St. Pa­trick’s Day re­quires re­flec­tion on the mod­ern def­i­ni­tion of Ir­ish­ness in 2011. For­mer pil­lars of so­ci­ety, Catholic Church and Fianna and streets are full of dif­fer­ent lan­guages. Half of new jobs cre­ated in soft­ware cor­po­rate gi­ants are held by for­eign­ers. These fam­i­lies as­pire to be and are Ir­ish.

The gen­eral elec­tion and pol­i­tics are rightly con­sumed with eco­nom­ics. The re­main­ing elec­toral battle later this year is the Pres­i­dency. This post is a non-ex­ec­u­tive lead­er­ship role – per­son­al­ity rather than power. The per­son and strat­egy that suc­ceeds needs to write a nar­ra­tive that en­cap­su­lates the best of our past and de­fines our fu­ture – an all en­com­pass­ing and em­brac­ing in­clu­sive credo. Enda Kenny’s script writers have tried to sieze a sense of Ir­ish­ness. Pad­dy­whack­ery and sham­rock­ery is quaint but re­dun­dant. Cre­ative lead­er­ship will fill that void.

Kenny’s tem­per­a­ment will be cru­cial to main­tain­ing a steady course to re­cov­ery

Fáil have been pushed to the mar­gins. Ir­ish cul­ture of lan­guage, Gaelic games and lit­er­a­ture don’t rep­re­sent res­o­nances of a new gen­er­a­tion. Justin Bieber, Manch­ester United and Corona­tion Street have a greater affin­ity with peo­ple than Céili dancing, Sham­rock Rovers and Ros na Rún (where they can’t kill off char­ac­ters be­cause of lack of flu­ent gael­góir ac­tors).

Pa­trick Street, Cork and Dun­drum shop­ping cen­tre are mir­ror im­ages of the high street in Birm­ing­ham, Manch­ester, Belfast or Glas­gow. Re­tail glob­al­i­sa­tion and brand­ing feed mod­ern con­sumerism. We need a na­tional con­ver­sa­tion about our Ir­ish iden­tity cri­sis. Pace of so­cial at­ti­tu­di­nal changes is driven by tech­nol­ogy. Face­book, Twit­ter and text lan­guage are re­plac­ing weekly chats out­side church gates or in the pub. Old cer­tain­ties, based on post colo­nial prej­u­dices, are fad­ing. We be­lieved ma­te­ri­al­ism could sup­plant these tra­di­tions.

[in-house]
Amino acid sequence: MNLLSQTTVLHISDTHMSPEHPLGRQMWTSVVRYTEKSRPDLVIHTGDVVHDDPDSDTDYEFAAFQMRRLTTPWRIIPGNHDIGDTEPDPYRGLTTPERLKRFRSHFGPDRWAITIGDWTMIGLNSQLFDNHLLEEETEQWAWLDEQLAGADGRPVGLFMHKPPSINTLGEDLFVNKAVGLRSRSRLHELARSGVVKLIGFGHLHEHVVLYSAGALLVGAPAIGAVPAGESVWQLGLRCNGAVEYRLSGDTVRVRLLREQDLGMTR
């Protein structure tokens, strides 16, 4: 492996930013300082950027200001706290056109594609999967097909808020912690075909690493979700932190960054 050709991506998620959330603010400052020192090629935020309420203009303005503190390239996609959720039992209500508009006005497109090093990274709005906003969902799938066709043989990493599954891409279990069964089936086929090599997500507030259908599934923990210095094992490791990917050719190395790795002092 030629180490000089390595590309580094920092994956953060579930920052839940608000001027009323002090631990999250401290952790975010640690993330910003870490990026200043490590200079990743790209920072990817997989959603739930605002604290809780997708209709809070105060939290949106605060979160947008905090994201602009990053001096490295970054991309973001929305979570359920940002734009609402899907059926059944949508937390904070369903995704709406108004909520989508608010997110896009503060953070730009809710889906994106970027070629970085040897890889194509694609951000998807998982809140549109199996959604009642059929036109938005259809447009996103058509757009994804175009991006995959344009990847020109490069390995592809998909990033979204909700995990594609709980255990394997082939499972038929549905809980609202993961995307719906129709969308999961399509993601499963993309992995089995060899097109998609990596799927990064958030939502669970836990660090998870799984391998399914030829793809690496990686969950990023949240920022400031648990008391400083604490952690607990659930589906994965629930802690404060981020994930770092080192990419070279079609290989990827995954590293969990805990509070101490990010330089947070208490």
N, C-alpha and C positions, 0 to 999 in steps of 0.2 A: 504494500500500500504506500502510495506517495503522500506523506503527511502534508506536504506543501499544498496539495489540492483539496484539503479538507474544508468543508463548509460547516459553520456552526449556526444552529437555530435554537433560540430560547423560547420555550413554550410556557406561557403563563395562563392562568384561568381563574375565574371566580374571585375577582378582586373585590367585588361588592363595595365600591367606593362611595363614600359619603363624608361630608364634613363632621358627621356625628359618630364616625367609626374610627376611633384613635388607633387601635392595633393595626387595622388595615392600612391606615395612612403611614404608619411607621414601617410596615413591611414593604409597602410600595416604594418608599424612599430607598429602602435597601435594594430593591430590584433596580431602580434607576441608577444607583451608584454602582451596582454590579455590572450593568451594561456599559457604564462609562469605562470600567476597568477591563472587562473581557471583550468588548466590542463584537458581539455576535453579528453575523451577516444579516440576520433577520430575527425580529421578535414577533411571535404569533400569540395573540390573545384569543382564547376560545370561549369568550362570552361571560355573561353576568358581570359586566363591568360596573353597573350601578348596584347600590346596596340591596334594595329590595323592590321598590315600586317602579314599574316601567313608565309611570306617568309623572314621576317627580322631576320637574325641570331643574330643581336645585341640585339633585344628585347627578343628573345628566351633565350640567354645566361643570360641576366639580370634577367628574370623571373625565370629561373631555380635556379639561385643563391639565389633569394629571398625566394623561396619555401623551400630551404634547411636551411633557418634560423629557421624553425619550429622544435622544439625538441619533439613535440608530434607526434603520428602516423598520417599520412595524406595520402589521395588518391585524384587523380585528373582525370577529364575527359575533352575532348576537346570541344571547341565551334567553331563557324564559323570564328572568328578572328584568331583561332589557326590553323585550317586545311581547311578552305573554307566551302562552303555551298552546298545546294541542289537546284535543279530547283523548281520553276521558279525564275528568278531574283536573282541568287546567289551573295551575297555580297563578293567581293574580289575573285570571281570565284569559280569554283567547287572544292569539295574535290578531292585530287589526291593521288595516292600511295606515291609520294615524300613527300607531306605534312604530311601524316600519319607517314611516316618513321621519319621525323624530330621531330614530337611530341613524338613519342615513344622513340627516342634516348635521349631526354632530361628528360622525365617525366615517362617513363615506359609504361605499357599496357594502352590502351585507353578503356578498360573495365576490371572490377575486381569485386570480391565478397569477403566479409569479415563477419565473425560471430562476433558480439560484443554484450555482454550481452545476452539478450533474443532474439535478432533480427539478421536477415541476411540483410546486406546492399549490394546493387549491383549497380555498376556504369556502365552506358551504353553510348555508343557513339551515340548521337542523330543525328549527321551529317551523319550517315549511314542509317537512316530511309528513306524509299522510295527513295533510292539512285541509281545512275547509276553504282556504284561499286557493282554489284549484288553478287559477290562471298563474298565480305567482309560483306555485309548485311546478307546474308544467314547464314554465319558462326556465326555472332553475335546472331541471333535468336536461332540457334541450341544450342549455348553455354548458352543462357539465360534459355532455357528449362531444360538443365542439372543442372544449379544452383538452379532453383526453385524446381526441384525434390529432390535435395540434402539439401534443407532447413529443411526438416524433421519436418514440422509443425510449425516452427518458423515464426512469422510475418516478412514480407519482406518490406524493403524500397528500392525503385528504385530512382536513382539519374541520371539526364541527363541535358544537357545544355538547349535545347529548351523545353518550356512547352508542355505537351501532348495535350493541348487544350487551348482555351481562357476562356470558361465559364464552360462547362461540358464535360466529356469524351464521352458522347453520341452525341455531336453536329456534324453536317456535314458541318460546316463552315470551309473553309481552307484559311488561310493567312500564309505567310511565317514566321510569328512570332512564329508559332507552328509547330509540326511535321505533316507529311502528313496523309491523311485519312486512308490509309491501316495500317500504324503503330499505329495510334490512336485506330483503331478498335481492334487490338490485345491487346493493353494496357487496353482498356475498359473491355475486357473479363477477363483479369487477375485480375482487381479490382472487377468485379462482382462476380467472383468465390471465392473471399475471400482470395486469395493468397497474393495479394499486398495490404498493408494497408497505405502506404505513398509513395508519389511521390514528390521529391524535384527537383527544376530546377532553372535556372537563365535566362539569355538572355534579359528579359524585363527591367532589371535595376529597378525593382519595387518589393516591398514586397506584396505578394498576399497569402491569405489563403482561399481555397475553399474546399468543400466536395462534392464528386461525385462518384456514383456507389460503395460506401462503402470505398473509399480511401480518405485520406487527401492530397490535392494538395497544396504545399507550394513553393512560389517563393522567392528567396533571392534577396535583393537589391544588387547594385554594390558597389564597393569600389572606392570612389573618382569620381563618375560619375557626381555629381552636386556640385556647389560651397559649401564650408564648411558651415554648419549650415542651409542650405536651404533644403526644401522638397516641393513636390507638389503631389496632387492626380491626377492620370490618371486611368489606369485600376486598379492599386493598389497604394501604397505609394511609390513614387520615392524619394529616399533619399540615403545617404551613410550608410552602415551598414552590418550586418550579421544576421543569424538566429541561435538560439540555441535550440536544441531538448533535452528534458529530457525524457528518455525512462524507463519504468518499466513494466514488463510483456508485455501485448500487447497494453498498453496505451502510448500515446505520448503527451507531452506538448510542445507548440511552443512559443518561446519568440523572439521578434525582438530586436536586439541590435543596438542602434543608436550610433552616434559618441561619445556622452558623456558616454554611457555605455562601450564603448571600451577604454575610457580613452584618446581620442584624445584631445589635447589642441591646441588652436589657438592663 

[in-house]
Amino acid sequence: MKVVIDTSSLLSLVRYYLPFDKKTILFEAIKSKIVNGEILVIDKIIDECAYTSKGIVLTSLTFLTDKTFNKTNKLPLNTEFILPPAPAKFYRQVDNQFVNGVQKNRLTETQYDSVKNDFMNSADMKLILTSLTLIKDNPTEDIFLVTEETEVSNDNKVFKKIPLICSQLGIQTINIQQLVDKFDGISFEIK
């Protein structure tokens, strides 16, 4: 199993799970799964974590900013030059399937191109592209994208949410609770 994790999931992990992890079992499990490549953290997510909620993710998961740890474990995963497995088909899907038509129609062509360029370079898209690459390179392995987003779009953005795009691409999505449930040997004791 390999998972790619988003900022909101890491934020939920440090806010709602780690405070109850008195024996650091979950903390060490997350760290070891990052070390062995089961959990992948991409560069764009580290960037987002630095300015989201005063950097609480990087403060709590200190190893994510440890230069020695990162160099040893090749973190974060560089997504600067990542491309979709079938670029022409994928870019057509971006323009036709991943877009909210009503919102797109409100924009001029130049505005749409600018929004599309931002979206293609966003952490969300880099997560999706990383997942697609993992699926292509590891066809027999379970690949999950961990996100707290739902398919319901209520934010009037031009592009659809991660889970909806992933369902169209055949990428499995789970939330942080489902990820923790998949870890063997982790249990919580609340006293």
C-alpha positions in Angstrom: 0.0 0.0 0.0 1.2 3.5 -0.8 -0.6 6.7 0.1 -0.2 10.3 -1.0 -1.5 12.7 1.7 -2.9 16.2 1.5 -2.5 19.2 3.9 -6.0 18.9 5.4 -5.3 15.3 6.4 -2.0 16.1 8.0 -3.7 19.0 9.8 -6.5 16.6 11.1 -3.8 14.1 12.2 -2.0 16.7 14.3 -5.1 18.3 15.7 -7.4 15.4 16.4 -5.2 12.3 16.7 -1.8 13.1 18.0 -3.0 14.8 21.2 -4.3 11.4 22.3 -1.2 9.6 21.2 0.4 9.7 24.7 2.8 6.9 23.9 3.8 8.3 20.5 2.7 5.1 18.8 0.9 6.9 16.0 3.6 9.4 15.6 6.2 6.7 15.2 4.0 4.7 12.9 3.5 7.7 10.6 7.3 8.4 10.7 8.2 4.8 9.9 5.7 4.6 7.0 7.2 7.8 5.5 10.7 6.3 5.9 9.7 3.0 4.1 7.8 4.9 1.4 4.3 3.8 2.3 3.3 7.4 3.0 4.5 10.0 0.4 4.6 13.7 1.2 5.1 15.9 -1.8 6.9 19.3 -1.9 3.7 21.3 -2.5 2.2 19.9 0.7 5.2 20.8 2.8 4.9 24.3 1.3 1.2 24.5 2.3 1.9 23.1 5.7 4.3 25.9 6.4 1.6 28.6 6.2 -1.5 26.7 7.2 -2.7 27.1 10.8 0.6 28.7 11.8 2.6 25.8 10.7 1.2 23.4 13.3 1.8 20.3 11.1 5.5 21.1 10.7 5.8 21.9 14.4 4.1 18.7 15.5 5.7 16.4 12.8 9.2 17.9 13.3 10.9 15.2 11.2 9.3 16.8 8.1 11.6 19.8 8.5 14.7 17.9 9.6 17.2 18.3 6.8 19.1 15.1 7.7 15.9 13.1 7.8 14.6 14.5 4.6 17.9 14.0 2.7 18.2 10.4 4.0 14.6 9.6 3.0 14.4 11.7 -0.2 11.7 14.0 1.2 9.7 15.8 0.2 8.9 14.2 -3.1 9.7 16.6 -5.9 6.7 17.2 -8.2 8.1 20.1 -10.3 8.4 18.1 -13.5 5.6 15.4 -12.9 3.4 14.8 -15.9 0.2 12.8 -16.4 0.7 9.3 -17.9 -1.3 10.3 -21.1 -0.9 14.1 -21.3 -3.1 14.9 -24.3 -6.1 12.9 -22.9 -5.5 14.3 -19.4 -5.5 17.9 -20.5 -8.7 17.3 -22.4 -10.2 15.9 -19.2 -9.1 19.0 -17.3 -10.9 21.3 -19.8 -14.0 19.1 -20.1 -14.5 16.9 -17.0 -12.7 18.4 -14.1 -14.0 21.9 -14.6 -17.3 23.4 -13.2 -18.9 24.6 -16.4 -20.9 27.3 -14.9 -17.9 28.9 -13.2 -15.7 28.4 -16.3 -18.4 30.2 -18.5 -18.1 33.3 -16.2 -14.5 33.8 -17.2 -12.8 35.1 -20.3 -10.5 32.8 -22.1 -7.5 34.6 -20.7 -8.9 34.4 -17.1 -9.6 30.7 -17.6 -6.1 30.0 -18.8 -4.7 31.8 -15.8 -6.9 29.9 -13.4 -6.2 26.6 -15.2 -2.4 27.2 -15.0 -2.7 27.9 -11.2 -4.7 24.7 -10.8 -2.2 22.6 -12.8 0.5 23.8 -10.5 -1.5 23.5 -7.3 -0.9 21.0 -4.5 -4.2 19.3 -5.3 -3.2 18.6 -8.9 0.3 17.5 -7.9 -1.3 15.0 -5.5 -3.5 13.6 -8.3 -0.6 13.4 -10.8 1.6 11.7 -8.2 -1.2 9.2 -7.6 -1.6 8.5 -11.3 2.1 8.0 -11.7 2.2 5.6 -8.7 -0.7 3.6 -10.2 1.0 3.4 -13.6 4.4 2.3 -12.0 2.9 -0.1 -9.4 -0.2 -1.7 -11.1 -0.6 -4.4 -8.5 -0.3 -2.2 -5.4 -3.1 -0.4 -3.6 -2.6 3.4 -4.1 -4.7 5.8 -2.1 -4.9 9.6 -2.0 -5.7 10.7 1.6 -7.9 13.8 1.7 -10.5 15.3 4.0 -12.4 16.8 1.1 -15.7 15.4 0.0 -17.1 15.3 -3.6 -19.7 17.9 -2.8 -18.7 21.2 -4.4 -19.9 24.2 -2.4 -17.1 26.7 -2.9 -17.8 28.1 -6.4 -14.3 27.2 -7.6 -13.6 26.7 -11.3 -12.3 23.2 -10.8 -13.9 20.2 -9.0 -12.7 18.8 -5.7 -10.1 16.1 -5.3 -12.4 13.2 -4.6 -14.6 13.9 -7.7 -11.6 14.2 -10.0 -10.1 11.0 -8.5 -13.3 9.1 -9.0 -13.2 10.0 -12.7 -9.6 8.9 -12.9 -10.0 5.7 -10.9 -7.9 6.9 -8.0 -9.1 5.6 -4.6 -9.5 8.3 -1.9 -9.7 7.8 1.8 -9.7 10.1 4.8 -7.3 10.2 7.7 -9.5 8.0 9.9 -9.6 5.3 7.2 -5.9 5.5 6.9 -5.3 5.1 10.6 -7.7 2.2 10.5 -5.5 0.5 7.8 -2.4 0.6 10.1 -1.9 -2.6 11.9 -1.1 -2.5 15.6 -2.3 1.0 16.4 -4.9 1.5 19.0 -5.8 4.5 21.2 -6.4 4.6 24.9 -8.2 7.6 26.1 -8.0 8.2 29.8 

A big­ger con­ser­va­tory, larger car, more ex­otic hol­i­days and beauty treat­ments were driv­ing forces of de­sire. Death of the Celtic Tiger has evap­o­rated these merce­nary dreams. The elec­tion marks the end of the anger phase. A sense of be­reave­ment and loss will en­sue. What will fol­low? BBC/RTE’s ‘Story of Ire­land’, with Fer­gal Keane, chron­i­cles our his­tory of be­ing in­vaded. Early mis­sion­ar­ies, Nor­mans, Vik­ings, feu­dal chief­tains and the Bri­tish have all left in­deli­ble marks on Ir­ish DNA. Our cur­rent pop­u­la­tion com­prises waves of re­cent set­tled im­mi­grants. Gym­na­si­ums, restau­rants


Here at last, four days of the most awe­some horserac­ing fes­ti­val. A bet­ting bonanza of £500ml. Rac­ing le­gends writ­ing new chap­ters of equine his­tory. Key in­gre­di­ent to tip­ping win­ners? Past form in the Cotswolds. The track with un­du­la­tions, con­stant left turns and steep up­hill fin­ish is unique. Not all horses pro­duce their best here, rely on proven course win­ners.

My ‘Magnificent Seven’: Tues­day: Cue Card @ 9/4, Supreme Novices Hur­dle – win­ner of Cham­pion Bumper, top rated. Quevega @ 1/1, David Ni­chol­son Mares Hur­dle – easy win­ner of this race past two years.

Wed­nes­day: Time For Ru­pert @ 9/4, RSA Novices’ Chase – high class staying hur­dler, prov­ing more ef­fec­tive over larger ob­sta­cles. Ti­tan de Sarti @ 8/1, Fred Win­ter Hand­i­cap Hur­dle – dark horse to draw for Nicky Hen­der­son.

Thurs­day: Big Bucks @ 11/8, World Hur­dle – un­beaten in ten hur­dle races, in line for hat­trick, bombproof banker of the week.

Fri­day: Im­pe­rial Com­man­der @ 7/2, Gold Cup – lo­cally trained, great value to re­peat last year’s tri­umph. Baby Run @ 3/1, Fox­hunter’s Chase – re­tains all his old abil­ity, can com­plete encore.

Chel­tenham’s thrills, spills, pas­sion and ex­cite­ment must be savoured – even if you have to pull a sickie. As Dustin says, ‘Get in there you good thing’

St. Pa­trick’s Day re­quires re­flec­tion on the mod­ern def­i­ni­tion of Ir­ish­ness in 2011.

Lack of gen­der or ge­o­graph­i­cal bal­ance was par­tially rec­ti­fied in the ap­point­ment of 15 Ju­nior Min­is­ters, de­spite prom­ises of only 12 ap­pointees at lower rank.